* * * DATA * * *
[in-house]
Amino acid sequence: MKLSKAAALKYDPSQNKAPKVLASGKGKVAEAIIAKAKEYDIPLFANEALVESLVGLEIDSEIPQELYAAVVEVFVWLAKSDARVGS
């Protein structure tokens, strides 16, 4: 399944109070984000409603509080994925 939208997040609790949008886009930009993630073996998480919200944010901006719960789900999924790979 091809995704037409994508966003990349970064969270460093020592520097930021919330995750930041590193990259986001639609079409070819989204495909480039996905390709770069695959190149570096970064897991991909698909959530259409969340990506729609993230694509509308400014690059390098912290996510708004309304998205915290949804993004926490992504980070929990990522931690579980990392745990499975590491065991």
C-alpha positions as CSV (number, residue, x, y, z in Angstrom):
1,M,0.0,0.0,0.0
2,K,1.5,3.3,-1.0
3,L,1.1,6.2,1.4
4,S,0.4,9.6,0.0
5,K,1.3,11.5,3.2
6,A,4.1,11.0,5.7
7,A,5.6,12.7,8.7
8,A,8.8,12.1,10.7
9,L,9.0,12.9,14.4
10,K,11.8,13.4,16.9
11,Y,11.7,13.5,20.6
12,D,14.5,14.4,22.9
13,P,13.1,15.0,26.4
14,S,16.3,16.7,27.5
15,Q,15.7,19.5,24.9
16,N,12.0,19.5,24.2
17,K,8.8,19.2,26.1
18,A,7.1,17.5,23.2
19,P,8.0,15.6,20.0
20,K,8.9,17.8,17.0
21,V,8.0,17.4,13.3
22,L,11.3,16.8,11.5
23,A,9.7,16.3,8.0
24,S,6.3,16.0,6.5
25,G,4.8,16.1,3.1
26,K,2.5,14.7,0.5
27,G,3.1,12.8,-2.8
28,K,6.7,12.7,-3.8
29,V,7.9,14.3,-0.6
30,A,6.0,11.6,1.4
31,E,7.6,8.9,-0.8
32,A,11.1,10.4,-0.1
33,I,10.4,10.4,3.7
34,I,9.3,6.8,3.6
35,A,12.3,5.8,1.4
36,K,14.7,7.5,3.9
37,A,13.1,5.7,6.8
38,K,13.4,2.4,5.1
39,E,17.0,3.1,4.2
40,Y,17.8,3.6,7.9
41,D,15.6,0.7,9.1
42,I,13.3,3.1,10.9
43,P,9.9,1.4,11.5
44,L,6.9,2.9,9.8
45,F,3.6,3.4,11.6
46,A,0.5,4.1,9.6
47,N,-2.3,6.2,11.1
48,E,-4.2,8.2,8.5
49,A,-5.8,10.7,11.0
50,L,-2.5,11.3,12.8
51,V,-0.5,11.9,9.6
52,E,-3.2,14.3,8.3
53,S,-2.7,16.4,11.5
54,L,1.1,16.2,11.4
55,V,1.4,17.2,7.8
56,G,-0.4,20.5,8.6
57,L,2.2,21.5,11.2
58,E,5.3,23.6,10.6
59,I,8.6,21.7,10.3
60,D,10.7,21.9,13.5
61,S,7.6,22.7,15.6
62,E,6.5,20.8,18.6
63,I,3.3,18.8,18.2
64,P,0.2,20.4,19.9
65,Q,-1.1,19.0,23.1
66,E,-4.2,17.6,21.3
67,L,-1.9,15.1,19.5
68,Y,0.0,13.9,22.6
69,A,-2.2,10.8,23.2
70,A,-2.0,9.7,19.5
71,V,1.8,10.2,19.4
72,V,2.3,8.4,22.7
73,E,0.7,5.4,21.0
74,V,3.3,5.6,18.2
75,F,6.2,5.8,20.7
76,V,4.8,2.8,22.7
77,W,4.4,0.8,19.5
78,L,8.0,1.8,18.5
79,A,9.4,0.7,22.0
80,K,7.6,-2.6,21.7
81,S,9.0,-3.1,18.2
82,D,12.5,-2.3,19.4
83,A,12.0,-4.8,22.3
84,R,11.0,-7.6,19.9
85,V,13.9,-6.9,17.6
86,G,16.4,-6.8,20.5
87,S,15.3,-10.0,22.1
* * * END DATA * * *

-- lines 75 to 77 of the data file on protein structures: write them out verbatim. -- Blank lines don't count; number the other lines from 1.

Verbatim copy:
71,V,1.8,10.2,19.4
72,V,2.3,8.4,22.7
73,E,0.7,5.4,21.0